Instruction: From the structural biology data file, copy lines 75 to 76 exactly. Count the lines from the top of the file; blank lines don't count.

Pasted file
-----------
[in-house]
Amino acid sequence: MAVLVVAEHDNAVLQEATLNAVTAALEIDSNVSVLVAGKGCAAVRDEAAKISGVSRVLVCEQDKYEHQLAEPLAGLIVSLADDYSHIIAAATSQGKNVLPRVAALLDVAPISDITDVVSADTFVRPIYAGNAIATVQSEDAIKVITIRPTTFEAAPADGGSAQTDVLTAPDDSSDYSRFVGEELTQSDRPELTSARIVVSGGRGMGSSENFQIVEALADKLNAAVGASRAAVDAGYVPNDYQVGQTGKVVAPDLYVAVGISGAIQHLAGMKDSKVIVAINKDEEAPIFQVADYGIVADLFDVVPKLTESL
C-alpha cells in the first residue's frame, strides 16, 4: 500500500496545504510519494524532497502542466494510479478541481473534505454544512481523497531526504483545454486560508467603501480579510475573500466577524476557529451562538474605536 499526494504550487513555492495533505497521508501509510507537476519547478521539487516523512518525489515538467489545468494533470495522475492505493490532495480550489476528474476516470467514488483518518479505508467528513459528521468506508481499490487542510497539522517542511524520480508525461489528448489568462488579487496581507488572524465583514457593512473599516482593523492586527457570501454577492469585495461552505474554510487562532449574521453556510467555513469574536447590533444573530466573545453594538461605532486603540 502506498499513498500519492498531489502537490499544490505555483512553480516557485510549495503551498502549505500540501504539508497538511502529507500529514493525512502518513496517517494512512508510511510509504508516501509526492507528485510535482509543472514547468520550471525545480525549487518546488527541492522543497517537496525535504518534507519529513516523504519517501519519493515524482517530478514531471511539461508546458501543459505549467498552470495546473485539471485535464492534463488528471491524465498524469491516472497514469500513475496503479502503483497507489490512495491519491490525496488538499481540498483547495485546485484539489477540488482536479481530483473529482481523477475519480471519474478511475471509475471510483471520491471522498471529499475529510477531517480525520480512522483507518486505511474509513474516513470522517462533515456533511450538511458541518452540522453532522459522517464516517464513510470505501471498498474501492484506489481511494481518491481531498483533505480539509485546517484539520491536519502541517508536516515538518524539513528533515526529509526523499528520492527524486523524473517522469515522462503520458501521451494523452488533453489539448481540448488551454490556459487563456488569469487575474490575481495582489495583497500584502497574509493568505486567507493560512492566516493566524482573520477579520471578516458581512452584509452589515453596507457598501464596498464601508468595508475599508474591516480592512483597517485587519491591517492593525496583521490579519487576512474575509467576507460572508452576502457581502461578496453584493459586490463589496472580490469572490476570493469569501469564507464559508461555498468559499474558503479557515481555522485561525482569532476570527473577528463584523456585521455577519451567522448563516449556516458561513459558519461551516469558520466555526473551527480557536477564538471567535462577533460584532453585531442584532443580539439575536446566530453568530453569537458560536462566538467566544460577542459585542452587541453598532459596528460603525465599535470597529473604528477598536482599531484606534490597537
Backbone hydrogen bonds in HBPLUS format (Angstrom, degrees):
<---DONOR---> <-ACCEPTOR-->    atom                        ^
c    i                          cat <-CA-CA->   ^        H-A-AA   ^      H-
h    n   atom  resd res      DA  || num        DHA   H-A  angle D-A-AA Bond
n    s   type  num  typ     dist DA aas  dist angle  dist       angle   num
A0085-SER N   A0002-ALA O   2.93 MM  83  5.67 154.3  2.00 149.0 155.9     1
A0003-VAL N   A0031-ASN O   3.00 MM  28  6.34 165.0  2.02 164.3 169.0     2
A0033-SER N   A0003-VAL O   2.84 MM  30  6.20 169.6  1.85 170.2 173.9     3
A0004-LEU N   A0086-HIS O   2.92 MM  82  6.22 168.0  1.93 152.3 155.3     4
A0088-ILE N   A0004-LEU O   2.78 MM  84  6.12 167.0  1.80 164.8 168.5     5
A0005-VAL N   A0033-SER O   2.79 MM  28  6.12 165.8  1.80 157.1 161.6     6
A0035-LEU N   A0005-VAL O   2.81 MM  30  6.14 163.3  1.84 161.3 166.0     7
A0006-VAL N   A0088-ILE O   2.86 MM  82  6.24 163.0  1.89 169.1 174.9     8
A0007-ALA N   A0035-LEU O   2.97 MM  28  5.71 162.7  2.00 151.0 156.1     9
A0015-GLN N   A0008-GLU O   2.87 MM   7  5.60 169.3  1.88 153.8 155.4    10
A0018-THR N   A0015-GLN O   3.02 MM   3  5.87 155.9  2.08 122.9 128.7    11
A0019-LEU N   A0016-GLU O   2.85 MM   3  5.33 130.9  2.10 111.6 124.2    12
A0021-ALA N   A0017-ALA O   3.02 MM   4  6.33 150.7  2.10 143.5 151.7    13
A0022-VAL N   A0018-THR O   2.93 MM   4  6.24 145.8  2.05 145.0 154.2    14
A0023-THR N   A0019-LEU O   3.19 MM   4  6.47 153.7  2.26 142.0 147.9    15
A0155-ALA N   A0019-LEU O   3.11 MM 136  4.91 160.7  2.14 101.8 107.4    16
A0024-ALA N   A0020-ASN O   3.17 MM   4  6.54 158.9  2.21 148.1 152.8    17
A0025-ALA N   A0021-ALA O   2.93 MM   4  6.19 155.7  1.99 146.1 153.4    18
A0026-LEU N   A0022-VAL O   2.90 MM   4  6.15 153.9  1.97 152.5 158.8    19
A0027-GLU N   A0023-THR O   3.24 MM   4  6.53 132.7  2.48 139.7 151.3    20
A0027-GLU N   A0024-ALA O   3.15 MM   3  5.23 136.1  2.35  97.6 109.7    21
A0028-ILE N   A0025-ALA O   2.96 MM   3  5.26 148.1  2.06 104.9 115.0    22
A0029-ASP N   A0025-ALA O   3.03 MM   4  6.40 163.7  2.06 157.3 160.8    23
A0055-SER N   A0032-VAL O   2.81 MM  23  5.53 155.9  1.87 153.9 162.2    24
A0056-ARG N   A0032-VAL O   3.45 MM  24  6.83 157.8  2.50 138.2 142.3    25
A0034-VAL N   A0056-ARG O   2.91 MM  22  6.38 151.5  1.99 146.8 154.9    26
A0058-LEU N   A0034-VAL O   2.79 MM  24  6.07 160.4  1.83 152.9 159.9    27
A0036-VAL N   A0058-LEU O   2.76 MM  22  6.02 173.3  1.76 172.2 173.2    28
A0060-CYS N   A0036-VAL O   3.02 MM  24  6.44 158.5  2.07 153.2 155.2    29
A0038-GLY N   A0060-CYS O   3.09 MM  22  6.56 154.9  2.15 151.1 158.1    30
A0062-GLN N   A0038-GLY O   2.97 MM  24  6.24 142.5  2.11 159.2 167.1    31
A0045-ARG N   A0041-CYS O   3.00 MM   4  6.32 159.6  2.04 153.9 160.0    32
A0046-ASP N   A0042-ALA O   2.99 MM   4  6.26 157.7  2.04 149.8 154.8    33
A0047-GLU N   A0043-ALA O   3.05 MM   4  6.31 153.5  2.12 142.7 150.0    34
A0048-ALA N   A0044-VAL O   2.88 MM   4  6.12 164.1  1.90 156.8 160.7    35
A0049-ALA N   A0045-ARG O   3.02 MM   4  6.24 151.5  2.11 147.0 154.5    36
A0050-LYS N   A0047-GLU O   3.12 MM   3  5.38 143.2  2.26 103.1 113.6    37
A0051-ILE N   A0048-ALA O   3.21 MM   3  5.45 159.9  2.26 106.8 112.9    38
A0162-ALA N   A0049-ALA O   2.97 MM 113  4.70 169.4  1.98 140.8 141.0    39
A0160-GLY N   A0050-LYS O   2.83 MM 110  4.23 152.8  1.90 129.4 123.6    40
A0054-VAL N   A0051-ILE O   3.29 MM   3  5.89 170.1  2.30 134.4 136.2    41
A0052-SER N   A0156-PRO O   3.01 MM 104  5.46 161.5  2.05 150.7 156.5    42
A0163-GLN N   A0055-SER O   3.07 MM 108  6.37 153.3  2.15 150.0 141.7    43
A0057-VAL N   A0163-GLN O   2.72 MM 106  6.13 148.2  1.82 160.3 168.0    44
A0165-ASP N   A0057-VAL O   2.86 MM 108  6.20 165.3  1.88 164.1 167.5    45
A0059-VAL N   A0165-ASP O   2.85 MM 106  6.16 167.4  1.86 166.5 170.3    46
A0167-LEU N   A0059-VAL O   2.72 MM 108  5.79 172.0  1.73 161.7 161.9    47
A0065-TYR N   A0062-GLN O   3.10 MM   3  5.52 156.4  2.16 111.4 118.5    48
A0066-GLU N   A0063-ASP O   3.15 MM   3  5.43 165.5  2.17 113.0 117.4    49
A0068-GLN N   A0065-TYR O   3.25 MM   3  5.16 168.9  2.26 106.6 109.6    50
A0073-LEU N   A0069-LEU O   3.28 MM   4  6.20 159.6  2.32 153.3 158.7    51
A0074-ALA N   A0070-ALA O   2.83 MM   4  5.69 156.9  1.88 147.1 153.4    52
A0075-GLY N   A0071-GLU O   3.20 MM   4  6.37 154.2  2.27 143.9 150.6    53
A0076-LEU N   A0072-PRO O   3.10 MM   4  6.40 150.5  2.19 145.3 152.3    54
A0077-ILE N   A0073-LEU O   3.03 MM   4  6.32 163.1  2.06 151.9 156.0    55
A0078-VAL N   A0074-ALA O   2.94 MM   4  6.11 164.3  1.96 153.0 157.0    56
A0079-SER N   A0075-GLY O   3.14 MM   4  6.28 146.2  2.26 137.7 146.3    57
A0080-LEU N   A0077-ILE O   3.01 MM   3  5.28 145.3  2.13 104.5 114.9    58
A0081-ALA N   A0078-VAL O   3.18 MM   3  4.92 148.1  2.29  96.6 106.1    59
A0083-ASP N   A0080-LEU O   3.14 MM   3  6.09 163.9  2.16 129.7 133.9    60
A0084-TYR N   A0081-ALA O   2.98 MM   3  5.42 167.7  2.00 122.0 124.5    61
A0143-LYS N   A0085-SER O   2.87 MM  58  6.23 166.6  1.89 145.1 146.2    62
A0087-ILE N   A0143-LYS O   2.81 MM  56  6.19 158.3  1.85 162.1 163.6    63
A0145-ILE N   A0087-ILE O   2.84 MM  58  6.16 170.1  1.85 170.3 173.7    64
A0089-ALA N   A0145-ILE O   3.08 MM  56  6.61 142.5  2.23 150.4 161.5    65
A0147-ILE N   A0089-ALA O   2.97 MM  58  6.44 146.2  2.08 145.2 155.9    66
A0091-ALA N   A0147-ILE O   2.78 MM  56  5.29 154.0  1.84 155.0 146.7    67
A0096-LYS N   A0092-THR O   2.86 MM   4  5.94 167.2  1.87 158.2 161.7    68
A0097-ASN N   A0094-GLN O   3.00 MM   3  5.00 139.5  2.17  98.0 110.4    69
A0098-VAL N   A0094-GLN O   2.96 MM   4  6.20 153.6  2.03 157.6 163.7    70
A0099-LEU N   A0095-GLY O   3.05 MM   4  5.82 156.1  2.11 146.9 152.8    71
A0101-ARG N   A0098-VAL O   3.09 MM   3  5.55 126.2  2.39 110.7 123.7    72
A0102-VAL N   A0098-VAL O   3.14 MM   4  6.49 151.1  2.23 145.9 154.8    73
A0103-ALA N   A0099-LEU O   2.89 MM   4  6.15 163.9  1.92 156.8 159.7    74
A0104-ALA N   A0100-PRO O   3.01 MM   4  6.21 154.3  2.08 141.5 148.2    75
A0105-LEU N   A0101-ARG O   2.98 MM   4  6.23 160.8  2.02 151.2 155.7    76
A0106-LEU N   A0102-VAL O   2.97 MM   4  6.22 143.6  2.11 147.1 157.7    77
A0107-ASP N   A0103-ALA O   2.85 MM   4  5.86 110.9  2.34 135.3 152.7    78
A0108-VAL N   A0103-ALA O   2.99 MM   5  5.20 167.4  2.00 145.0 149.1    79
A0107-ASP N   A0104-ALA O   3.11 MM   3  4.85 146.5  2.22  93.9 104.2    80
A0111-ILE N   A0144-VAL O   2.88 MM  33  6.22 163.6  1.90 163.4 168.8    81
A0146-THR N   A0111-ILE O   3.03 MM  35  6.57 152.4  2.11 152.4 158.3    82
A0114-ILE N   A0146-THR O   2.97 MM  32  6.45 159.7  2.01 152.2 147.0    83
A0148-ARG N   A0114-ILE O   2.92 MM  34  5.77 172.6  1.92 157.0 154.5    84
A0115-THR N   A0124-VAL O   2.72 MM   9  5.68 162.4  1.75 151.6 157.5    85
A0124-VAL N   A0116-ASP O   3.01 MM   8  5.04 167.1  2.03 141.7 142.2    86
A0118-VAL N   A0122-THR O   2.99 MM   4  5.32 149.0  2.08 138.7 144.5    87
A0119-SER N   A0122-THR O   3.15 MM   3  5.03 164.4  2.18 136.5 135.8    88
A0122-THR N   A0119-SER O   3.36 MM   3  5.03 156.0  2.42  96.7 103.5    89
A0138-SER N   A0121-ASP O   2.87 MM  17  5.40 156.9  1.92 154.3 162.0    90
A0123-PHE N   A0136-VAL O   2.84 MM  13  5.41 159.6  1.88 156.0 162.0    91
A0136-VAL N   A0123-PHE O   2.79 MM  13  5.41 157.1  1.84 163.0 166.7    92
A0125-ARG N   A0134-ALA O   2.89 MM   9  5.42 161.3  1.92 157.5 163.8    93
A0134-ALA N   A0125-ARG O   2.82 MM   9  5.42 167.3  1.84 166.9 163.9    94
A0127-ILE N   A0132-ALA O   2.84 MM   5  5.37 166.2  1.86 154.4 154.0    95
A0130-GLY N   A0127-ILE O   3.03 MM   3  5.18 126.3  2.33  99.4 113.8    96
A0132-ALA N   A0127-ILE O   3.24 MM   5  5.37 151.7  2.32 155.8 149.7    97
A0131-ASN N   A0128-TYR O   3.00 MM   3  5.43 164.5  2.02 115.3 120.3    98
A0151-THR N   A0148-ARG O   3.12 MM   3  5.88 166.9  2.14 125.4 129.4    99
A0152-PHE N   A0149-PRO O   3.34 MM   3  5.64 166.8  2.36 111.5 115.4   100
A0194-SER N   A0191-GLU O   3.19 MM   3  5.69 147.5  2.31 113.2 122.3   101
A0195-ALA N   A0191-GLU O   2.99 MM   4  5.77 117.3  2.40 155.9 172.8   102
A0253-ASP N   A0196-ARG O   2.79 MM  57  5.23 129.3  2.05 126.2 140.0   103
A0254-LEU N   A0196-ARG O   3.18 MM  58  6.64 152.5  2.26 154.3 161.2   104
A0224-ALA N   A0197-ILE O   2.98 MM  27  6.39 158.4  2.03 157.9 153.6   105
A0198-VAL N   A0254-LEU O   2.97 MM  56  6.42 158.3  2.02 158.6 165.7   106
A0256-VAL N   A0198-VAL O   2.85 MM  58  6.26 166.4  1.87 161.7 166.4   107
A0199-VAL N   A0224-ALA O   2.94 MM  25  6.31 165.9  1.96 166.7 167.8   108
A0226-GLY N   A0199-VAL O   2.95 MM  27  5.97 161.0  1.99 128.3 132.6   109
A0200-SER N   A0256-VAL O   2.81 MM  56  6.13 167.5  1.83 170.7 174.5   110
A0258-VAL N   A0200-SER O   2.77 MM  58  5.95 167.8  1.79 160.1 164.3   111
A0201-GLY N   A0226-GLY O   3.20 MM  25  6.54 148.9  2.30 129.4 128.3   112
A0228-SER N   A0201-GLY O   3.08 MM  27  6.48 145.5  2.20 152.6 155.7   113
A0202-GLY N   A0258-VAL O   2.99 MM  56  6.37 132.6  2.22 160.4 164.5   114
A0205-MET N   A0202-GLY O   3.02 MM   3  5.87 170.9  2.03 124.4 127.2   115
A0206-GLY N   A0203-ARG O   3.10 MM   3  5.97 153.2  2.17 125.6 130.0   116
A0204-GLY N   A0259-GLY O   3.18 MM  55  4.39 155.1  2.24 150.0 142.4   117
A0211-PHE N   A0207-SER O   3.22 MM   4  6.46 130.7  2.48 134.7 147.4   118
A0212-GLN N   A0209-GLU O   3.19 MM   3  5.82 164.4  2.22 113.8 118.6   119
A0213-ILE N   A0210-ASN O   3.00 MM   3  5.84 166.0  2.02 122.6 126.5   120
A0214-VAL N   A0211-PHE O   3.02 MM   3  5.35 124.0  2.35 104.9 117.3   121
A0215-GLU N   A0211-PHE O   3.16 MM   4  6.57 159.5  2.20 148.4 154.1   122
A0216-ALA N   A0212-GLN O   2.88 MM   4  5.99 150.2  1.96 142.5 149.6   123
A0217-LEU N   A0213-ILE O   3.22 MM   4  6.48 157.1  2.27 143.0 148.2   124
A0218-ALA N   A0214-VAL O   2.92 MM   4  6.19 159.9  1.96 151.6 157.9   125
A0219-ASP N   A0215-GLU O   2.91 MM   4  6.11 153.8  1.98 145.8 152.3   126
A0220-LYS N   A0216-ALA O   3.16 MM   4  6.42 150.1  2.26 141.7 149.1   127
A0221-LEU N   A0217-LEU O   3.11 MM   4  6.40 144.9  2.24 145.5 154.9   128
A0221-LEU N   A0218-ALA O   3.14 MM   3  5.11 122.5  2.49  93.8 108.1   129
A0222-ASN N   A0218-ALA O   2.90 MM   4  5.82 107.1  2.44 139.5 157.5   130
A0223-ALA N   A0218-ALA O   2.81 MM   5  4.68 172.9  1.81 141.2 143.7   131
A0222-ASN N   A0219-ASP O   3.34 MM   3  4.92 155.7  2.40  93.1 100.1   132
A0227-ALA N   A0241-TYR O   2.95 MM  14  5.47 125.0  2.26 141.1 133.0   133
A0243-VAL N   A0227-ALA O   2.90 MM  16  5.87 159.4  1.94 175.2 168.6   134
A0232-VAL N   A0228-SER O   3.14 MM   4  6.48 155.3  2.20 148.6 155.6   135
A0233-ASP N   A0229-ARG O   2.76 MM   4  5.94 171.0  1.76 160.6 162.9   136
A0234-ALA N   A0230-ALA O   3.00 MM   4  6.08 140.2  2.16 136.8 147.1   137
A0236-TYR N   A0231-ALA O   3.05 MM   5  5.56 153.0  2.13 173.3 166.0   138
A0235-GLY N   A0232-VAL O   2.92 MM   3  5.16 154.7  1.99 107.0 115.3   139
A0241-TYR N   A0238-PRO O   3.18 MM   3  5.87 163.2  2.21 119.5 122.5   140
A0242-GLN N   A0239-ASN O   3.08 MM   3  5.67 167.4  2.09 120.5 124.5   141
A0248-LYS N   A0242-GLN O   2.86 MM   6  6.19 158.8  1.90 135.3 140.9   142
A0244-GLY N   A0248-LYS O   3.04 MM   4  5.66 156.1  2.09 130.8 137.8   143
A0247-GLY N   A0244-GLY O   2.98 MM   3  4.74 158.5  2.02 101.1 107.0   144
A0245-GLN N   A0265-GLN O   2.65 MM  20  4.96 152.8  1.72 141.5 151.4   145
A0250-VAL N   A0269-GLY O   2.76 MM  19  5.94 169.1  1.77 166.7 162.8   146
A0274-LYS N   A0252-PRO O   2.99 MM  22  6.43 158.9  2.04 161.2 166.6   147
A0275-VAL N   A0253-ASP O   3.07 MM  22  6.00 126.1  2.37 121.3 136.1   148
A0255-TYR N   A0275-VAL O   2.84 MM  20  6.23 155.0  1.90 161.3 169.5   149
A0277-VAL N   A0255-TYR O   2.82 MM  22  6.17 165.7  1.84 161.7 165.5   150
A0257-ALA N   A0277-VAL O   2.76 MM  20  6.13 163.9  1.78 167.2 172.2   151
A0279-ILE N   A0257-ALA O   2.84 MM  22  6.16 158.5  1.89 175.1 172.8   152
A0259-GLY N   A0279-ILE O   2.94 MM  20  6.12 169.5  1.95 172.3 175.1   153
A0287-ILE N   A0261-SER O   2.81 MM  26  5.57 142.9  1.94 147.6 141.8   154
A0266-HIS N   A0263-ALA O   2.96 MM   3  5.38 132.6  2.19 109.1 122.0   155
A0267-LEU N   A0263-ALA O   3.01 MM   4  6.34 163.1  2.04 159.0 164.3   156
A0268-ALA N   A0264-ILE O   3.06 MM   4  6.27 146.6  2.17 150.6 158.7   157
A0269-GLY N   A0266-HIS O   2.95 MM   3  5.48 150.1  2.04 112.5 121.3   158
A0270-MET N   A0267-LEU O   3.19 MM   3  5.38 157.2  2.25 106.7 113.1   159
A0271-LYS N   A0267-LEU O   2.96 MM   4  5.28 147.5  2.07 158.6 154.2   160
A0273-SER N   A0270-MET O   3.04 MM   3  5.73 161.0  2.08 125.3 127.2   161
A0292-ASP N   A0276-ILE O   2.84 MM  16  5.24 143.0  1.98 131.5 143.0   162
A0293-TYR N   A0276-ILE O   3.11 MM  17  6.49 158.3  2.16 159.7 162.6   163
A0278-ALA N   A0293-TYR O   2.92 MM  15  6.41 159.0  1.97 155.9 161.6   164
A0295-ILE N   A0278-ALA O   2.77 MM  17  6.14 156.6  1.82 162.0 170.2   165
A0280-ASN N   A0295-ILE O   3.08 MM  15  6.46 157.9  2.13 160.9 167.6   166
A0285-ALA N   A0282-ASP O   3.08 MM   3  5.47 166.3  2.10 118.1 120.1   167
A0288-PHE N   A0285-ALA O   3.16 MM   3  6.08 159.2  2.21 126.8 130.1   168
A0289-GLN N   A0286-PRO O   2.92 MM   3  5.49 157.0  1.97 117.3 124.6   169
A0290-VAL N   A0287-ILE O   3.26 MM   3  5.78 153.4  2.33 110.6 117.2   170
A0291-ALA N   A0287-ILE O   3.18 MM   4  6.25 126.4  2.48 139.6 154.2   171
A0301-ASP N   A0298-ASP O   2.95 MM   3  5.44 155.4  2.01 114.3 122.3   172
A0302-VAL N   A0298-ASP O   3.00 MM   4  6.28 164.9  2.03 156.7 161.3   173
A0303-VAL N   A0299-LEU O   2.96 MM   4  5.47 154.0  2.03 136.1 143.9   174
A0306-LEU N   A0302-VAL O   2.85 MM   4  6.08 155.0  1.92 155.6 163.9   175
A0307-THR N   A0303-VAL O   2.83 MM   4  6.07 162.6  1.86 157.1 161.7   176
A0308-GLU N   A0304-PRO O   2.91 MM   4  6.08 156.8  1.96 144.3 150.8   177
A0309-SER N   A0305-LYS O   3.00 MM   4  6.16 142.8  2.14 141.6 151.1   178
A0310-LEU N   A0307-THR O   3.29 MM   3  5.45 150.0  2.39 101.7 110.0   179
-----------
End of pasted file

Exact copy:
A0091-ALA N   A0147-ILE O   2.78 MM  56  5.29 154.0  1.84 155.0 146.7    67
A0096-LYS N   A0092-THR O   2.86 MM   4  5.94 167.2  1.87 158.2 161.7    68